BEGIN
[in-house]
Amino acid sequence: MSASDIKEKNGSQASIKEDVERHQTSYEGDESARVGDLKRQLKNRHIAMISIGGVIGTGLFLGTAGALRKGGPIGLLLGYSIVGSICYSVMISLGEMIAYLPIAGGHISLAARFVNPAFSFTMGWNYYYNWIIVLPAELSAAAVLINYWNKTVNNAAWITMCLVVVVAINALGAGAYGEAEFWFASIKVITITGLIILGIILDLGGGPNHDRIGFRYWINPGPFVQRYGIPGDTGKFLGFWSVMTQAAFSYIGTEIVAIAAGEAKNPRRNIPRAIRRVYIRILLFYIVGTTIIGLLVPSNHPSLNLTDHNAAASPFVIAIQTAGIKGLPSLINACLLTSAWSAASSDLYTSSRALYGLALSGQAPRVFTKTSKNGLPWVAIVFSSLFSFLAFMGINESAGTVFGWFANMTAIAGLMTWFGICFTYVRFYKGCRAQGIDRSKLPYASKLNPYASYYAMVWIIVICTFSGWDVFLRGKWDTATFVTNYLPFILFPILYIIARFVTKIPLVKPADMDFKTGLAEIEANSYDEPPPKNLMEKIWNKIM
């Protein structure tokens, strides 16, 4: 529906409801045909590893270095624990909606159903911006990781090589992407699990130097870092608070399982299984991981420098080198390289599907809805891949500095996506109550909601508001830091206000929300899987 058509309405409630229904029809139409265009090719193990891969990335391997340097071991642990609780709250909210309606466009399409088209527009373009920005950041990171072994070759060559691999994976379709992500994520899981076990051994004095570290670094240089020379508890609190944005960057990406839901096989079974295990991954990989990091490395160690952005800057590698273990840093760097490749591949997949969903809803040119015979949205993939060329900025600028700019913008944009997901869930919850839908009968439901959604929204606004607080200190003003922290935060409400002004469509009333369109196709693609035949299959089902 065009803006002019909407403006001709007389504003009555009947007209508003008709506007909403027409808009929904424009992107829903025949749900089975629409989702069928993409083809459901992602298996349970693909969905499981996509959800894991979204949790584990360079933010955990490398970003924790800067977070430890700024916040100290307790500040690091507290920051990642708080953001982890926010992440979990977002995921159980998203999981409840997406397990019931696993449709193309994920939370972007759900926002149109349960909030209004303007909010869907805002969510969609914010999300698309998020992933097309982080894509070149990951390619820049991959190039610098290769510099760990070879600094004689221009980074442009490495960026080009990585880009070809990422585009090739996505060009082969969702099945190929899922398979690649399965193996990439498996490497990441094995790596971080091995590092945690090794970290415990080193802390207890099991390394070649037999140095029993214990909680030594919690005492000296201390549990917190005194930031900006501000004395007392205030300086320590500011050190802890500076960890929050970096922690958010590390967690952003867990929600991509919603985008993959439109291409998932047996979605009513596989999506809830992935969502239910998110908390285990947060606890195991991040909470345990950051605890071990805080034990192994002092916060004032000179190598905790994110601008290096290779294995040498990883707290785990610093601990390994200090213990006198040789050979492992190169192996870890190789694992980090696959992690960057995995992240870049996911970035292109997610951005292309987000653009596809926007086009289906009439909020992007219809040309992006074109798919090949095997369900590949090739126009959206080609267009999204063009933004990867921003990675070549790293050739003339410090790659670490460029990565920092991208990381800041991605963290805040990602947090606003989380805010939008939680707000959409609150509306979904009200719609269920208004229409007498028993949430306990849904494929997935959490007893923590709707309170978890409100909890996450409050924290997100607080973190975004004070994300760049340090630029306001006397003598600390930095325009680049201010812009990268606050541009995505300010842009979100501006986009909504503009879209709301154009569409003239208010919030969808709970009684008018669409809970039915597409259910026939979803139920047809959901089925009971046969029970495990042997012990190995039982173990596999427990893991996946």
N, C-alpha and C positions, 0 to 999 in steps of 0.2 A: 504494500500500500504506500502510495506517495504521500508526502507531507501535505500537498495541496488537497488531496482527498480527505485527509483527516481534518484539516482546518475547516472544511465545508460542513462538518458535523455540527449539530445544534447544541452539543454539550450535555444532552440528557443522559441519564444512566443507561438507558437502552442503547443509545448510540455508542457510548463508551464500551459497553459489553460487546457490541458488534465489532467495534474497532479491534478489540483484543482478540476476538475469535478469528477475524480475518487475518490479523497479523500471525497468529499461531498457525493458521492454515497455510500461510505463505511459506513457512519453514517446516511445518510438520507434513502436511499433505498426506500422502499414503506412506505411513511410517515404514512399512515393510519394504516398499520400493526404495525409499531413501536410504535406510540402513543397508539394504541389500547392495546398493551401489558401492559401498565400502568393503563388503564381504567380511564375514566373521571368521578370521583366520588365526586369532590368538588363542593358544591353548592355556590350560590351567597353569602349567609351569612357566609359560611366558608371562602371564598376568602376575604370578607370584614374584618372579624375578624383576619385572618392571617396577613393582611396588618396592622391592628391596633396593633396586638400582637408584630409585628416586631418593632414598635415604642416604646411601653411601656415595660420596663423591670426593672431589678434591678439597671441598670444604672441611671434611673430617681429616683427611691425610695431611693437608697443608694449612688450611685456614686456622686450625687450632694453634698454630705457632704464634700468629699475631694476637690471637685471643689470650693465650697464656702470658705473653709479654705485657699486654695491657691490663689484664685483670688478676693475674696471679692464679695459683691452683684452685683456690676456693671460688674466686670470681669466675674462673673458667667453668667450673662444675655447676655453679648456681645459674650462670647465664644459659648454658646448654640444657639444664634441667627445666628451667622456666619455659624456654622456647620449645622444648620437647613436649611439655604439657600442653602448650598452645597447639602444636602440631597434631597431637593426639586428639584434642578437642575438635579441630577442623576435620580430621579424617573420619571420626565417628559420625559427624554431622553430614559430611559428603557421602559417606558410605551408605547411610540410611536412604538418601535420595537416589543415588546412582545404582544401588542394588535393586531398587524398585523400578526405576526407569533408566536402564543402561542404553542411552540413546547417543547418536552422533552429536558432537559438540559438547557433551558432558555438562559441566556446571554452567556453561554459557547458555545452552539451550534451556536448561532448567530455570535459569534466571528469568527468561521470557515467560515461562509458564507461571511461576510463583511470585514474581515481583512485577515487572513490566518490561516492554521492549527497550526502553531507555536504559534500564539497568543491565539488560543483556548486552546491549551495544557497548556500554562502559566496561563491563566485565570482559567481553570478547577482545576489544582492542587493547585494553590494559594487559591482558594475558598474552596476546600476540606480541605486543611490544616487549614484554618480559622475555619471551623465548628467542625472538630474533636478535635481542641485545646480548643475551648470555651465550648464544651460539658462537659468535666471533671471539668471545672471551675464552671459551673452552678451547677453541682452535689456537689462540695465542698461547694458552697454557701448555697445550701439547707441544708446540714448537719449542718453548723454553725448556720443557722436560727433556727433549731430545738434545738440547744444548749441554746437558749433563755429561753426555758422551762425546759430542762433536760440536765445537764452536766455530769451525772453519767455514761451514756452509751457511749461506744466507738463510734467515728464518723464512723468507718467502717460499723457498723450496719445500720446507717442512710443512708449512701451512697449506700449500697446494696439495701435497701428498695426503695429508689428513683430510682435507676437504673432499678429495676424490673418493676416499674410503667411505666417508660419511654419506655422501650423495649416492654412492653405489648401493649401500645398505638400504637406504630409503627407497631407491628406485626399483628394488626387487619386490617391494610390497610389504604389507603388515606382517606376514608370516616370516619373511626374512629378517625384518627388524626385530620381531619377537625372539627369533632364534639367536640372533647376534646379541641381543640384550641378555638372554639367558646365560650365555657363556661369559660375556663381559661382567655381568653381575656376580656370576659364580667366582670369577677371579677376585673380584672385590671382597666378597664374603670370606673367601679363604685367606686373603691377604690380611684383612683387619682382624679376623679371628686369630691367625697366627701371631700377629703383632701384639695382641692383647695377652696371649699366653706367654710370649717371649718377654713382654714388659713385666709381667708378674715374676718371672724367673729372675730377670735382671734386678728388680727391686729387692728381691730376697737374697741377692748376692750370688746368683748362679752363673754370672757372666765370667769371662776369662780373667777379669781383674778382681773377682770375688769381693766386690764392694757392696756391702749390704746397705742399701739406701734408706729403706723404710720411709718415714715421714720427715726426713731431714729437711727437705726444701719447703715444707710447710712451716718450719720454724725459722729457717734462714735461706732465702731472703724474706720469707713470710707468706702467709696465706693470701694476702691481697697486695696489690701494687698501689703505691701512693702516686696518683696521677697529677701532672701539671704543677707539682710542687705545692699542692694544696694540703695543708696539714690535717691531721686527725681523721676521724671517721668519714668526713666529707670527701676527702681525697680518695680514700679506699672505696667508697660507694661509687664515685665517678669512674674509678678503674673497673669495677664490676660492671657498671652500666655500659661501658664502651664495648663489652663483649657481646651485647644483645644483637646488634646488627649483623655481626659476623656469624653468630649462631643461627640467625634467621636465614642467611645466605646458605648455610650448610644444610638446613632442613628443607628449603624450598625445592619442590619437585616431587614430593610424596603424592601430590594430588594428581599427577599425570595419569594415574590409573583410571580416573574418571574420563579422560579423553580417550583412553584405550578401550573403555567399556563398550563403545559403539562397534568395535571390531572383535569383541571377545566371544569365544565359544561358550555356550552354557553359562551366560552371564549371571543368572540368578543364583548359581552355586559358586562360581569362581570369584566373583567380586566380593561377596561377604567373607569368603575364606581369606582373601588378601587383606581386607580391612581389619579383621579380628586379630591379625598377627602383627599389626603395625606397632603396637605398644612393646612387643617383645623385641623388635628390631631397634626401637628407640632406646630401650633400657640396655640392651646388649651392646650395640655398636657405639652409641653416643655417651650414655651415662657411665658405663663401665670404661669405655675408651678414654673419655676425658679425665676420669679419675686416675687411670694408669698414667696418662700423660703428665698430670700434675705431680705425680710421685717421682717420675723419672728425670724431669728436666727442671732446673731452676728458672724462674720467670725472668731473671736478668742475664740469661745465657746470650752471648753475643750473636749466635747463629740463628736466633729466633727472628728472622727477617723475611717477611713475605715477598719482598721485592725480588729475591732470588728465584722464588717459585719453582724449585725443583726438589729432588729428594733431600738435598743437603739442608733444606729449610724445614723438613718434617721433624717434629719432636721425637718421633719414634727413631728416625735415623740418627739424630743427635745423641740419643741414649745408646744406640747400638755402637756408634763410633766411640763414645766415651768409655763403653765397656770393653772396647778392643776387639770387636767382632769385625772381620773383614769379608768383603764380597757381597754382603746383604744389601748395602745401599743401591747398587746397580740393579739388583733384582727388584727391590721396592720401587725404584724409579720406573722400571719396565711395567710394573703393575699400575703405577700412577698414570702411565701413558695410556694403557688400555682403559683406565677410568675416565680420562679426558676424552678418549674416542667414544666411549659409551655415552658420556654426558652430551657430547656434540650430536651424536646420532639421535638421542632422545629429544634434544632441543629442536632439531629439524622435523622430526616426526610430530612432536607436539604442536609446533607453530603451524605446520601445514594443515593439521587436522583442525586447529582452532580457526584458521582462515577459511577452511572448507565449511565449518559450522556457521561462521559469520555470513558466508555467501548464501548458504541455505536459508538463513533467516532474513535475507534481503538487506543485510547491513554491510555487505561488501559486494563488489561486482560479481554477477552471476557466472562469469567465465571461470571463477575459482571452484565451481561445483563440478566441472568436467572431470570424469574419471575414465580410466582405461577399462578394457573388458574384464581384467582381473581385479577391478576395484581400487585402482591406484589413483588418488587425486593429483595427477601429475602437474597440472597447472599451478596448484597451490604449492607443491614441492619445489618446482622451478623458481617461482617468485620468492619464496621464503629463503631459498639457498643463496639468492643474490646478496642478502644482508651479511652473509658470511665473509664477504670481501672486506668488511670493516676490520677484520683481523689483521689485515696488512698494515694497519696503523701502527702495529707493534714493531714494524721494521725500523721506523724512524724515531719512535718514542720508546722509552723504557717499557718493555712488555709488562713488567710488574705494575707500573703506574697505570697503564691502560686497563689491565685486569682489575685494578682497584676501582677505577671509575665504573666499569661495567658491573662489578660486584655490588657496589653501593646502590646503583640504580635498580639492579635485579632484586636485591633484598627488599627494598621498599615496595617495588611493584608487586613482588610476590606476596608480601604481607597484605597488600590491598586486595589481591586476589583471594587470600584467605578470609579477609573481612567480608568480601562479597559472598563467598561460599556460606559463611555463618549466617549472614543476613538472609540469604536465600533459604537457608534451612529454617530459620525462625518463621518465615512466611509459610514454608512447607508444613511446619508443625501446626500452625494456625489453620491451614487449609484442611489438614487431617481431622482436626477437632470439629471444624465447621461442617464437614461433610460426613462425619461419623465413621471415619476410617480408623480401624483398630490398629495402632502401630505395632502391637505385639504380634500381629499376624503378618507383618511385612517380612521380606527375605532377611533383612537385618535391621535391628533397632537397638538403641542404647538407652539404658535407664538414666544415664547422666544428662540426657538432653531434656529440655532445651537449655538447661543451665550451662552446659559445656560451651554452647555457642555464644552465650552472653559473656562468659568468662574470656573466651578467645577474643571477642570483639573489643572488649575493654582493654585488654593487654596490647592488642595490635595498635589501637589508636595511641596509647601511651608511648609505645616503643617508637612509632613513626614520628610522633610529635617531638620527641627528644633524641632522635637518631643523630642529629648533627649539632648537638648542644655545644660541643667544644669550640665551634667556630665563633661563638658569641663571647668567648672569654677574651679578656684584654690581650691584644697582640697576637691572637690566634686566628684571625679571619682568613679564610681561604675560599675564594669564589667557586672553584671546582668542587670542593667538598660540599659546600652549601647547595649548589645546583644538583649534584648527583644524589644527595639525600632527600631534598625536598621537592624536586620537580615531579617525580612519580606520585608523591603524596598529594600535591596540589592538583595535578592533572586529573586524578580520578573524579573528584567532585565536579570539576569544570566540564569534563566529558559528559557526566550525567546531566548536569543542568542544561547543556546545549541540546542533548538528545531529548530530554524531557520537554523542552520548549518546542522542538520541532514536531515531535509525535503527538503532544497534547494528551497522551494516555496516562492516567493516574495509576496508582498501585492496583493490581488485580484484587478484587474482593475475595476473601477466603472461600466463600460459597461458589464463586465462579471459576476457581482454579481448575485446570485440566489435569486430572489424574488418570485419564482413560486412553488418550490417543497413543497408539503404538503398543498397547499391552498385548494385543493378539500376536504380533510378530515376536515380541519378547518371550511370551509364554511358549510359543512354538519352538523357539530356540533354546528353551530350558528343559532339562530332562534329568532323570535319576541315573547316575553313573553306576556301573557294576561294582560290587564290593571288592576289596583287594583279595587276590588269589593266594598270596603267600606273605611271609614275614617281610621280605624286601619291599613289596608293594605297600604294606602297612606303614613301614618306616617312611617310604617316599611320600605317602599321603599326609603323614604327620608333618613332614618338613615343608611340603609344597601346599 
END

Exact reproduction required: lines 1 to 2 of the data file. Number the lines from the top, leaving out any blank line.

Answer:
[in-house]
Amino acid sequence: MSASDIKEKNGSQASIKEDVERHQTSYEGDESARVGDLKRQLKNRHIAMISIGGVIGTGLFLGTAGALRKGGPIGLLLGYSIVGSICYSVMISLGEMIAYLPIAGGHISLAARFVNPAFSFTMGWNYYYNWIIVLPAELSAAAVLINYWNKTVNNAAWITMCLVVVVAINALGAGAYGEAEFWFASIKVITITGLIILGIILDLGGGPNHDRIGFRYWINPGPFVQRYGIPGDTGKFLGFWSVMTQAAFSYIGTEIVAIAAGEAKNPRRNIPRAIRRVYIRILLFYIVGTTIIGLLVPSNHPSLNLTDHNAAASPFVIAIQTAGIKGLPSLINACLLTSAWSAASSDLYTSSRALYGLALSGQAPRVFTKTSKNGLPWVAIVFSSLFSFLAFMGINESAGTVFGWFANMTAIAGLMTWFGICFTYVRFYKGCRAQGIDRSKLPYASKLNPYASYYAMVWIIVICTFSGWDVFLRGKWDTATFVTNYLPFILFPILYIIARFVTKIPLVKPADMDFKTGLAEIEANSYDEPPPKNLMEKIWNKIM